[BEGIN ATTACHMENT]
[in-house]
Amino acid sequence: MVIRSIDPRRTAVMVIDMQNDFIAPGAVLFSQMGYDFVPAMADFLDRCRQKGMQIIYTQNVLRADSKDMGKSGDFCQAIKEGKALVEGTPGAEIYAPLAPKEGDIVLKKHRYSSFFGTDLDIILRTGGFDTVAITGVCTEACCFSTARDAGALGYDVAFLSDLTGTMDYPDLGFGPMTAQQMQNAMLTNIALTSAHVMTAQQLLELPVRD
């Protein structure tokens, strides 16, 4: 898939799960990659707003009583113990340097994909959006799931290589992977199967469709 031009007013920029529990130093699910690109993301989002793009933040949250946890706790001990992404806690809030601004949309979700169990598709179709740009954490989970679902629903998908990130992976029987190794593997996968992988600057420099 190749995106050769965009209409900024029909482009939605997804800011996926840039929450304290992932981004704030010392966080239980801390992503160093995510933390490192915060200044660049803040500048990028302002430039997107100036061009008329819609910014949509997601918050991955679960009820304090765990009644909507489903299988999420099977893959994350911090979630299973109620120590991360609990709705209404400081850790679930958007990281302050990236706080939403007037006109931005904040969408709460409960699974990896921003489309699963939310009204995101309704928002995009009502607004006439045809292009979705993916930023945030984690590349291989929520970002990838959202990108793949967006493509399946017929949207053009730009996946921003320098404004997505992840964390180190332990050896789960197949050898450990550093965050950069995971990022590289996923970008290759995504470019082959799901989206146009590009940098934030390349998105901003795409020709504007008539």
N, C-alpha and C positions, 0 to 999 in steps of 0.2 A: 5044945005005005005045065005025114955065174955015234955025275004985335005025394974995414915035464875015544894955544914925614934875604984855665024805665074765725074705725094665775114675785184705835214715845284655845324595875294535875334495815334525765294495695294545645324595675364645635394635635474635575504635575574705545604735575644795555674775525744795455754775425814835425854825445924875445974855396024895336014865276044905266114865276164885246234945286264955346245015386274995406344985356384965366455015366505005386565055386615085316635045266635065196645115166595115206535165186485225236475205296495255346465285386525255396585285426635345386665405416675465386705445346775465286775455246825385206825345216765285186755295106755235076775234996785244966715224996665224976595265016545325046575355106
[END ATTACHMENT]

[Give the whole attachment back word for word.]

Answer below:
[in-house]
Amino acid sequence: MVIRSIDPRRTAVMVIDMQNDFIAPGAVLFSQMGYDFVPAMADFLDRCRQKGMQIIYTQNVLRADSKDMGKSGDFCQAIKEGKALVEGTPGAEIYAPLAPKEGDIVLKKHRYSSFFGTDLDIILRTGGFDTVAITGVCTEACCFSTARDAGALGYDVAFLSDLTGTMDYPDLGFGPMTAQQMQNAMLTNIALTSAHVMTAQQLLELPVRD
């Protein structure tokens, strides 16, 4: 898939799960990659707003009583113990340097994909959006799931290589992977199967469709 031009007013920029529990130093699910690109993301989002793009933040949250946890706790001990992404806690809030601004949309979700169990598709179709740009954490989970679902629903998908990130992976029987190794593997996968992988600057420099 190749995106050769965009209409900024029909482009939605997804800011996926840039929450304290992932981004704030010392966080239980801390992503160093995510933390490192915060200044660049803040500048990028302002430039997107100036061009008329819609910014949509997601918050991955679960009820304090765990009644909507489903299988999420099977893959994350911090979630299973109620120590991360609990709705209404400081850790679930958007990281302050990236706080939403007037006109931005904040969408709460409960699974990896921003489309699963939310009204995101309704928002995009009502607004006439045809292009979705993916930023945030984690590349291989929520970002990838959202990108793949967006493509399946017929949207053009730009996946921003320098404004997505992840964390180190332990050896789960197949050898450990550093965050950069995971990022590289996923970008290759995504470019082959799901989206146009590009940098934030390349998105901003795409020709504007008539």
N, C-alpha and C positions, 0 to 999 in steps of 0.2 A: 5044945005005005005045065005025114955065174955015234955025275004985335005025394974995414915035464875015544894955544914925614934875604984855665024805665074765725074705725094665775114675785184705835214715845284655845324595875294535875334495815334525765294495695294545645324595675364645635394635635474635575504635575574705545604735575644795555674775525744795455754775425814835425854825445924875445974855396024895336014865276044905266114865276164885246234945286264955346245015386274995406344985356384965366455015366505005386565055386615085316635045266635065196645115166595115206535165186485225236475205296495255346465285386525255396585285426635345386665405416675465386705445346775465286775455246825385206825345216765285186755295106755235076775234996785244966715224996665224976595265016545325046575355106